It is clear, at this point, that Langer’s distinction is drawn from the process aspect of learning, particularly, the availability of control and lack thereof in the mindful and mindless learning processes respectively.

Under mindless learning, when one decides to go and learn what 1+1 yields and not what subject-verb agreement means, it needs to be pointed out that, clearly, they are in control. However, as the learnt knowledge becomes second to nature when 1+1 must equal to 2 at all times, the scope of control yields in to the subconscious. This can be seen to demonstrate that mindless learning could be a blend of both the conscious and subconscious processes. On the other hand, the mindful learning process can be seen to be a predominantly conscious undertaking.  This seems to suggest that the classification of learning into either mindful or mindless ignores the existence of a third kind of classification, namely, the purely subconscious learning.

The symbiotic relationship between the conscious and subconscious as demonstrated in the mindless learning process seems to suggest the existence of a totality whose essence can not remain the same if the entity is broken.

It is important to note that the presence of control to initiate the mindless learning process seems to remotely suggest there being some mindful learning at play. Further, the mindful learning process seems to have subtle elements of ‘second to nature’ mindless learning such as the addition operation in the 1+1 learning example. Much as the individual values of 1 could be contextual, the addition operation may not. This begs the question; is mindful and mindless learning not a duality? Mindful learning seems to make possible mindless learning in much the same way that the latter sets forth the former.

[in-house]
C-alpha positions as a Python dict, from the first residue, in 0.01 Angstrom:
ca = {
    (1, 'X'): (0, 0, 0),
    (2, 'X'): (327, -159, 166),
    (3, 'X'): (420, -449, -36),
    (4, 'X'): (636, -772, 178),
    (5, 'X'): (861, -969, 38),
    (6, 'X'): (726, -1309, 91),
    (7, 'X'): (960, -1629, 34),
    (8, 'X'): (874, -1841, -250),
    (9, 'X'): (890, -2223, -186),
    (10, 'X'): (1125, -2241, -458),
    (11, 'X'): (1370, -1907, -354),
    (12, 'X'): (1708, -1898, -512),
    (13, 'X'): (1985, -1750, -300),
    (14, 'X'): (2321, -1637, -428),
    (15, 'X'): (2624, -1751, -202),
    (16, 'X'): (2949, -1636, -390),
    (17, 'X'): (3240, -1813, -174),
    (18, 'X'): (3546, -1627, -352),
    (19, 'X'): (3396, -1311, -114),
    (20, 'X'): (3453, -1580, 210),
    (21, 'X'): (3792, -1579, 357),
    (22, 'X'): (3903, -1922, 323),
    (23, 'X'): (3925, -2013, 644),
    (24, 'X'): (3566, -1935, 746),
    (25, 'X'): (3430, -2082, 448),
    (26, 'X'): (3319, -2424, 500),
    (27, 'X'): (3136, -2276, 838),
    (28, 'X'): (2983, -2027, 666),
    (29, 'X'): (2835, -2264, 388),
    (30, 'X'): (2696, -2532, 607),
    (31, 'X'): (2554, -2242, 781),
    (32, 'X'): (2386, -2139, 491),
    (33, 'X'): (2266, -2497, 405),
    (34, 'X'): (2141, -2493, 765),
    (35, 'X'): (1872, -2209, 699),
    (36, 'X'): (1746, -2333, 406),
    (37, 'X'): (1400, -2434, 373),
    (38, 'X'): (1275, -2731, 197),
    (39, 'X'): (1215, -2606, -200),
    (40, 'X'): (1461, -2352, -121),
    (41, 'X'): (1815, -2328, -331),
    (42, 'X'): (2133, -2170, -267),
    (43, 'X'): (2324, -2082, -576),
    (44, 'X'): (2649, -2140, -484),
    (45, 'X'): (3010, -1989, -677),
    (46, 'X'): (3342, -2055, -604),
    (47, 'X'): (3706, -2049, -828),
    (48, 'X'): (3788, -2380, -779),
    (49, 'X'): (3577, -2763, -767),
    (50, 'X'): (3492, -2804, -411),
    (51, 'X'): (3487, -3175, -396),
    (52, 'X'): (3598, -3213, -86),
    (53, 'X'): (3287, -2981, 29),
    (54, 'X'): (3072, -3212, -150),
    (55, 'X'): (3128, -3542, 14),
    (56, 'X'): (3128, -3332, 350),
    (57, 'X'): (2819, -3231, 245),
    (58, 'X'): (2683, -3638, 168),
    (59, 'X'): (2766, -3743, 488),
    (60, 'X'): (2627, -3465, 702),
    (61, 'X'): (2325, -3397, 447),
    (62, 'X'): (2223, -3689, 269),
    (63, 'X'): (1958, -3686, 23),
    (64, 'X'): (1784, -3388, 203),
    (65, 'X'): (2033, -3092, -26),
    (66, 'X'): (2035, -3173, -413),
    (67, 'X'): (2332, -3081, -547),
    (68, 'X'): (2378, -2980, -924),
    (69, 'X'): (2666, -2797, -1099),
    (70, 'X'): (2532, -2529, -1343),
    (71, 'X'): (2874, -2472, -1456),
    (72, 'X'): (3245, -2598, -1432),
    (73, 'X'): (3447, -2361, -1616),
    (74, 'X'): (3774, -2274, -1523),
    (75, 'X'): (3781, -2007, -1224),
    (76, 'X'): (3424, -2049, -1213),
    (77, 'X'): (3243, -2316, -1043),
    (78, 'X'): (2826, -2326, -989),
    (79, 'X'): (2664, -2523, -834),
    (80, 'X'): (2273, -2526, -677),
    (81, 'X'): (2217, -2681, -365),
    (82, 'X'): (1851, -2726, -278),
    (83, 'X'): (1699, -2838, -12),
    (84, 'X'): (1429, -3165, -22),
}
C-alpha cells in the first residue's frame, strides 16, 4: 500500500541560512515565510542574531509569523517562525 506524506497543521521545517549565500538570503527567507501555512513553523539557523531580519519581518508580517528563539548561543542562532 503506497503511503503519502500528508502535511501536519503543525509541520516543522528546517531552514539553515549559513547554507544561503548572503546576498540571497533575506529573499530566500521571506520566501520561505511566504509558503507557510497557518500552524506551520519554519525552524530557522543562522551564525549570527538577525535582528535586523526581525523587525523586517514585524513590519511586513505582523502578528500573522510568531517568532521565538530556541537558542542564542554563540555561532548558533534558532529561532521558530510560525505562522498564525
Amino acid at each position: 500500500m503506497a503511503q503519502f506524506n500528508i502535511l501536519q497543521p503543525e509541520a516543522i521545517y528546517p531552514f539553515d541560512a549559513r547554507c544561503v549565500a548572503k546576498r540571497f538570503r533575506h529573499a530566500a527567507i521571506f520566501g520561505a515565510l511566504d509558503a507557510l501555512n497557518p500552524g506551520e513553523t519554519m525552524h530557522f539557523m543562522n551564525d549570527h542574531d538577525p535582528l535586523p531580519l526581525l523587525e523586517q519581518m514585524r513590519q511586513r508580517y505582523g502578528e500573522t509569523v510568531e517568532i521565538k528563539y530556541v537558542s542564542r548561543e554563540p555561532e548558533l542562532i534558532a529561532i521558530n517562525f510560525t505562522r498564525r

Week 1: Networked Learning

So, here’s one of the videos we watched (there’s adorable baby footage). In it, a professor from KU talks about how we “get by” our classes and watch our education pass us by because we’re just trying to “get through” our requirements and commitments during college. He also points out the design flaws in the higher education system, and I think it’s a very illuminating critique on how we view higher education. The most notable was the question of whether or not having a bunch of students in stadium-style seating facing a teacher who basically talks at them for one to three hours–or more–is the most effective way to keep them engaged or enthusiastic (or even interested at the most basic level) in what you or I as the teacher have to say. I go into classrooms now and specifically pay attention to the ways in which seating is arranged, where the main focal points are, what the students look like (are they facing forward? Are they even awake? Engaged? Texting?), what the teacher looks like (do they have a flat affect and speak in a monotone? Are they gesticulating wildly with enthusiasm? Are they moving around or remaining stationary? Are they using a powerpoint presentation? Are they using multiple mediums? Are they writing on the board? Are they inviting students to come up to the front? Are they moving around the room? Can they move around the room or does the design of the space restrict their movements?). I also pay close attention to the design of the space and think about how that affects learning and teaching outcomes. Having just finished a human-centered design course, I have become a believer in the power of design thinking to improve and democratize higher education, and am fully cognizant of the fact that the way in which a learning space is designed and built directly influences the type of learning (or lack thereof) that happens there. -Jasmine